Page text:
Whilst community radio stations were quickly established around Australia, community television took longer to develop. During 1984, a Perth-based community group unsuccessfully applied for a community television licence. In the late 1980s in Alice Springs, Imparja Television (now a commercial station) was established. In 1987, RMITV was set up by students at RMIT University in Melbourne. This became the first community television station to receive a test transmission permit.[citation needed]

In 1992, the Australian Government asked the ABA to conduct a trial of community television using the vacant sixth television channel (UHF 31 in capital cities). Community television services have been provided on a trial basis since 1994 under the open narrowcast 'class licence'. These licences are issued on the condition that they are used only for community and educational non-profit purposes and are held by broadcasters in most Australian capital cities.[citation needed]

In 2002, the legislation was changed to introduce new community television licences and in 2004 the first licences were issued in Sydney, Perth, Melbourne and Brisbane.[citation needed]


In September 2014, then Minister for Communications Malcolm Turnbull announced that all community television licences would end in December 2015.[2] Just a week before becoming Prime Minister in September 2015, Turnbull amended the deadline by one year, to 31 December 2016.[3] However, Television Sydney later ceased broadcasting on 20 December 2015.[4] The other stations in Melbourne, Brisbane, Adelaide and Perth had already started their shift to online services, but remained broadcasting.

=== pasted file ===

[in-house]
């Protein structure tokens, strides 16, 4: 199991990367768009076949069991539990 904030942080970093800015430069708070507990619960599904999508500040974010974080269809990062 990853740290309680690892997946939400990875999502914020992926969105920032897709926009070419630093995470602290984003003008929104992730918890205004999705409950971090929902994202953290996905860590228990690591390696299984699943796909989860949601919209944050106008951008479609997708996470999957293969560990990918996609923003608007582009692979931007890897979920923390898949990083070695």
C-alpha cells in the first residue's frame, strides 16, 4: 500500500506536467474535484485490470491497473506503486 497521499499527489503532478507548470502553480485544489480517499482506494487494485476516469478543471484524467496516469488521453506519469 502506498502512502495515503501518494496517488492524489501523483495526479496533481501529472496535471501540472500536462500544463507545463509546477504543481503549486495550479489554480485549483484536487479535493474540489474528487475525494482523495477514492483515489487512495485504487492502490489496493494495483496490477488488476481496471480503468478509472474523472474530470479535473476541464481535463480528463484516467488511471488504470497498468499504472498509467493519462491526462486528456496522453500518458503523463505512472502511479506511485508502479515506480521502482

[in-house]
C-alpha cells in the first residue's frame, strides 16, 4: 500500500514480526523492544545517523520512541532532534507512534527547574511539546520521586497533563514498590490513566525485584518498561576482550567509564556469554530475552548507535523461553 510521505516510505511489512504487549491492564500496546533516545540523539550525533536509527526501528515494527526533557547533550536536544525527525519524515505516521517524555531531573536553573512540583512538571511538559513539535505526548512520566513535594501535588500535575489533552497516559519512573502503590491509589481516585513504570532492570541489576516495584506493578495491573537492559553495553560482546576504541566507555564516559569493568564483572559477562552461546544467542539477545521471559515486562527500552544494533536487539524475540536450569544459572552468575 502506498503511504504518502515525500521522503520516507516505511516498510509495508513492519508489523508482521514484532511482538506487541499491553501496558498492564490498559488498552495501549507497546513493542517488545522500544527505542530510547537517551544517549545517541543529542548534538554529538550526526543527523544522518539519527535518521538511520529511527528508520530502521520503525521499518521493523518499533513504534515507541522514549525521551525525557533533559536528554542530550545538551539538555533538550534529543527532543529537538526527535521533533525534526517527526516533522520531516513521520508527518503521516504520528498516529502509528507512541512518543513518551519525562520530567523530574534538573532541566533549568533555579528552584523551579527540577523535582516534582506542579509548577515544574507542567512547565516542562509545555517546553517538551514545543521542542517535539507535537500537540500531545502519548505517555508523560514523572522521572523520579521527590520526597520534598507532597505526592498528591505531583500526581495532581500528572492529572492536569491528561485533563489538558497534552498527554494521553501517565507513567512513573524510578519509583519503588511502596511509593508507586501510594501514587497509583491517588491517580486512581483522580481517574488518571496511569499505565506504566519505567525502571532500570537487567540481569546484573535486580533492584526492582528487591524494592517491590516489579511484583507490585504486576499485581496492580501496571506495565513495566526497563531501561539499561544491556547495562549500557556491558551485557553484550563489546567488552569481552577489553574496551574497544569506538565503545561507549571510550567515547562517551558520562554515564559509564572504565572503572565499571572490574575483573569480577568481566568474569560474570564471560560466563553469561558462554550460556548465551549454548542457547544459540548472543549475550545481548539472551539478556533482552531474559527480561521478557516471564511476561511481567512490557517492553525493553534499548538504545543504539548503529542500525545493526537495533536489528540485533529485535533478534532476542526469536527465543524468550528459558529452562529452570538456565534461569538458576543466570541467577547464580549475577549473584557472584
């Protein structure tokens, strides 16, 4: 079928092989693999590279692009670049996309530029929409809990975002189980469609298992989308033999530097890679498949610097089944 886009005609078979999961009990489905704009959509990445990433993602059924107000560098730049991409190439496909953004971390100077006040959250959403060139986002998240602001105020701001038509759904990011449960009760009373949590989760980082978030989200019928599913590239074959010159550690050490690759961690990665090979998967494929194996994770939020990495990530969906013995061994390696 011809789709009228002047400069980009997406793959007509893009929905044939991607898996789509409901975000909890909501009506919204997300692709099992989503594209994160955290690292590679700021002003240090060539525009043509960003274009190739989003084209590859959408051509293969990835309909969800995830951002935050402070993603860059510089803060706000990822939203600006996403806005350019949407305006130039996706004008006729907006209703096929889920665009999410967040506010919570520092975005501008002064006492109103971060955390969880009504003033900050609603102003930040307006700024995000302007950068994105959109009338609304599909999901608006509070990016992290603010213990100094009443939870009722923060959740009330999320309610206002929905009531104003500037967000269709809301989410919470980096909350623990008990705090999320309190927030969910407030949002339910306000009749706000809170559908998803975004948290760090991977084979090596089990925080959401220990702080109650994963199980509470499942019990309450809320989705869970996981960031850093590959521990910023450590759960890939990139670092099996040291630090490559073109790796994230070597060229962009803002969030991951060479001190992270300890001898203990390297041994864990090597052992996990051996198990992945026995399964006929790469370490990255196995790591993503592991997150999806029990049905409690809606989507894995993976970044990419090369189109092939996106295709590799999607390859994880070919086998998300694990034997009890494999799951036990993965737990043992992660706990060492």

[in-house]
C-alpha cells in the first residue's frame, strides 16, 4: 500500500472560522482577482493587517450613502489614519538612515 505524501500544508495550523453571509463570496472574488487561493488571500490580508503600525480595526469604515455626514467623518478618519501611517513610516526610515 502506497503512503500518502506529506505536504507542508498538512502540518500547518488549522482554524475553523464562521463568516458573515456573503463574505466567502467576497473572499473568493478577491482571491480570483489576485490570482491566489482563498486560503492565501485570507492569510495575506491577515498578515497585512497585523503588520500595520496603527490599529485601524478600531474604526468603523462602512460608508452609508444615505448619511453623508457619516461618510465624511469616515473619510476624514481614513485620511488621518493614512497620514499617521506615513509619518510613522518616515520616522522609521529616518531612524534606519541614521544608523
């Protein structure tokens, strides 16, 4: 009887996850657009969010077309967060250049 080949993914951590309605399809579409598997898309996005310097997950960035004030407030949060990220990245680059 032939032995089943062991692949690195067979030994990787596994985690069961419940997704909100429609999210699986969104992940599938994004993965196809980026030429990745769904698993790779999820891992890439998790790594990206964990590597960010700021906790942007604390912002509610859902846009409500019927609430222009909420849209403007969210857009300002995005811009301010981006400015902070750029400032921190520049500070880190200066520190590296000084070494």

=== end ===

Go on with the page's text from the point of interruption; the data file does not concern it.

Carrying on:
The deadline was extended a number of times at the last minute by Minister for Communications Mitch Fifield, first to 30 June 2017,[5] and later to 31 December 2017.[6] An additional extension to 30 June 2018 was made as part of the government's deal with the Nick Xenophon Team to garner support for large-scale media reforms in the Senate.[7][8] However, by that point, 31 Digital had already ceased broadcasting on 27 February.[9] A further extension, announced on 1 June 2018, gave broadcasters an additional two years through 30 June 2020.[10]